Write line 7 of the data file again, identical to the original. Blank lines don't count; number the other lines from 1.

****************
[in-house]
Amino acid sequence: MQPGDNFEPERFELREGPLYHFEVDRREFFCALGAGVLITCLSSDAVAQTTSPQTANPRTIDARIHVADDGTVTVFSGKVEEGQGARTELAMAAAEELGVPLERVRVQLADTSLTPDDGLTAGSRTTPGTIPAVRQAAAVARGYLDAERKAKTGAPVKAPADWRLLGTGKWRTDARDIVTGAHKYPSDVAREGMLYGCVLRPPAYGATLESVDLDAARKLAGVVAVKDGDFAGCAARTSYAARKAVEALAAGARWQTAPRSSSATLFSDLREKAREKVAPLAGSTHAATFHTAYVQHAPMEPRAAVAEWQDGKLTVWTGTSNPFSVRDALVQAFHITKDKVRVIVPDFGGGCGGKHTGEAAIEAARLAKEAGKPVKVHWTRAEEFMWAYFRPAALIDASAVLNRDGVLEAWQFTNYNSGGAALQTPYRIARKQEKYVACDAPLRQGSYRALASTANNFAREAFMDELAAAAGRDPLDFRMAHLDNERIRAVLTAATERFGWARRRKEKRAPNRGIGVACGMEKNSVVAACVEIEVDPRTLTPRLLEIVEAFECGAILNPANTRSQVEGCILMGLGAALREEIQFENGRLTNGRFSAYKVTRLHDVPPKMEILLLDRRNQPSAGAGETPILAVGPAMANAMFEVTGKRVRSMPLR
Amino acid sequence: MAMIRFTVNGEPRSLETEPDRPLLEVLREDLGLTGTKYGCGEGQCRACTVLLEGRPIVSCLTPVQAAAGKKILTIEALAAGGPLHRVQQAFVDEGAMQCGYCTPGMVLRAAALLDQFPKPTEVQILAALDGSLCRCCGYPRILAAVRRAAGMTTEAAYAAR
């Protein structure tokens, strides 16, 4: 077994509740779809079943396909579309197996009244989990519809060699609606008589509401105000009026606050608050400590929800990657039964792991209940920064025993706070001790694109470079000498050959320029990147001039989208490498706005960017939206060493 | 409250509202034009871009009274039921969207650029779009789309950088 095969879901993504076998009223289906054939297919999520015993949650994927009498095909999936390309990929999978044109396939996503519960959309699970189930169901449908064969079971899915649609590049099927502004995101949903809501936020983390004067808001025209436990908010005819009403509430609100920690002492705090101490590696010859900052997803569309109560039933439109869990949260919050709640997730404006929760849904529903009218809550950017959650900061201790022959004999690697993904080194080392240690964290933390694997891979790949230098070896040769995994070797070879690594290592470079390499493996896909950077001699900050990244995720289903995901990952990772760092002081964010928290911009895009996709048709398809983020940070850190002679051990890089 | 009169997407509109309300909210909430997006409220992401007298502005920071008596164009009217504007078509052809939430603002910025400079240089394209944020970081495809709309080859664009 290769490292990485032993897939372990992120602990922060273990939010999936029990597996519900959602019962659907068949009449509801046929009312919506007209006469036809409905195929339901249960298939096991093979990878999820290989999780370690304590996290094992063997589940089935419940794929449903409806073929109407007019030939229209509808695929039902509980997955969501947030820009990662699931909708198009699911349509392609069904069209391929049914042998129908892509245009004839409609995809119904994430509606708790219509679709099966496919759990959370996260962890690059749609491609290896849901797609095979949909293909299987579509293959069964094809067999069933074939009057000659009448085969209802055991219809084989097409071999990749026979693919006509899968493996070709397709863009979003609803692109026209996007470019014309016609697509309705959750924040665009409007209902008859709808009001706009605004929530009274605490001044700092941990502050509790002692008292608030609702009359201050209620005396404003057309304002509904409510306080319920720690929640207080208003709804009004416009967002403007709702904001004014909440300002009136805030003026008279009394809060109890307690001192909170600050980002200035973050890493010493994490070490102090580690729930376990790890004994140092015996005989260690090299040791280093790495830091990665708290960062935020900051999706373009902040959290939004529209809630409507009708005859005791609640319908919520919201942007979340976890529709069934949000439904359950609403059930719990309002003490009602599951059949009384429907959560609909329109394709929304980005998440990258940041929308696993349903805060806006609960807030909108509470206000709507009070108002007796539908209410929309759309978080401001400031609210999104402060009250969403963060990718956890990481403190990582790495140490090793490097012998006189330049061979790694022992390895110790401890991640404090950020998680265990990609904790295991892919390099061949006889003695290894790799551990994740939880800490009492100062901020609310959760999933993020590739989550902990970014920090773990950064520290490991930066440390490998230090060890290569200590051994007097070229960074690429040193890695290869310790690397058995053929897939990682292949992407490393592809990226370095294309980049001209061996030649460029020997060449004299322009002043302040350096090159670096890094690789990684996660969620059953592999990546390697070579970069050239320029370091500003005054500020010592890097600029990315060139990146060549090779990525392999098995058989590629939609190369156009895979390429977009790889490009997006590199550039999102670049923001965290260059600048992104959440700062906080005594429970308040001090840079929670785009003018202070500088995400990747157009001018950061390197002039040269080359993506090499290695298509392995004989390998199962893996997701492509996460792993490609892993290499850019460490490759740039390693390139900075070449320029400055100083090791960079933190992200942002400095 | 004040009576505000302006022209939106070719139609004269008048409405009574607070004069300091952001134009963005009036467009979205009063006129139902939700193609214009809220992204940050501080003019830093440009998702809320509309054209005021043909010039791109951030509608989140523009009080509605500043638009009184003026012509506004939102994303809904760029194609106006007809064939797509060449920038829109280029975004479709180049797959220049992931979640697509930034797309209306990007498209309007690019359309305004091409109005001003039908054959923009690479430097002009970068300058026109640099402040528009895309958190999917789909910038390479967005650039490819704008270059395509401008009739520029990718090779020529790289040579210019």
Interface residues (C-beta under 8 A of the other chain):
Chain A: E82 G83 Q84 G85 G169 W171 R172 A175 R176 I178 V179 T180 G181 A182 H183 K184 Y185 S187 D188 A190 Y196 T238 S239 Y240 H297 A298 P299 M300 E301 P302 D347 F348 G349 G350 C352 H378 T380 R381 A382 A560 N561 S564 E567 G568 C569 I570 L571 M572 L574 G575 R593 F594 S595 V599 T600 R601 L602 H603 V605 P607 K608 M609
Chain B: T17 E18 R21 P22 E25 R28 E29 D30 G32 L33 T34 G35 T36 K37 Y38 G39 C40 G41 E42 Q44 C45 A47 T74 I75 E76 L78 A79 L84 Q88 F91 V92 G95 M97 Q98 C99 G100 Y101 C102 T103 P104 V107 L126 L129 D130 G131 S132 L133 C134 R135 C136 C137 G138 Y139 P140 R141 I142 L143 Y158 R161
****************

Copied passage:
Chain B: T17 E18 R21 P22 E25 R28 E29 D30 G32 L33 T34 G35 T36 K37 Y38 G39 C40 G41 E42 Q44 C45 A47 T74 I75 E76 L78 A79 L84 Q88 F91 V92 G95 M97 Q98 C99 G100 Y101 C102 T103 P104 V107 L126 L129 D130 G131 S132 L133 C134 R135 C136 C137 G138 Y139 P140 R141 I142 L143 Y158 R161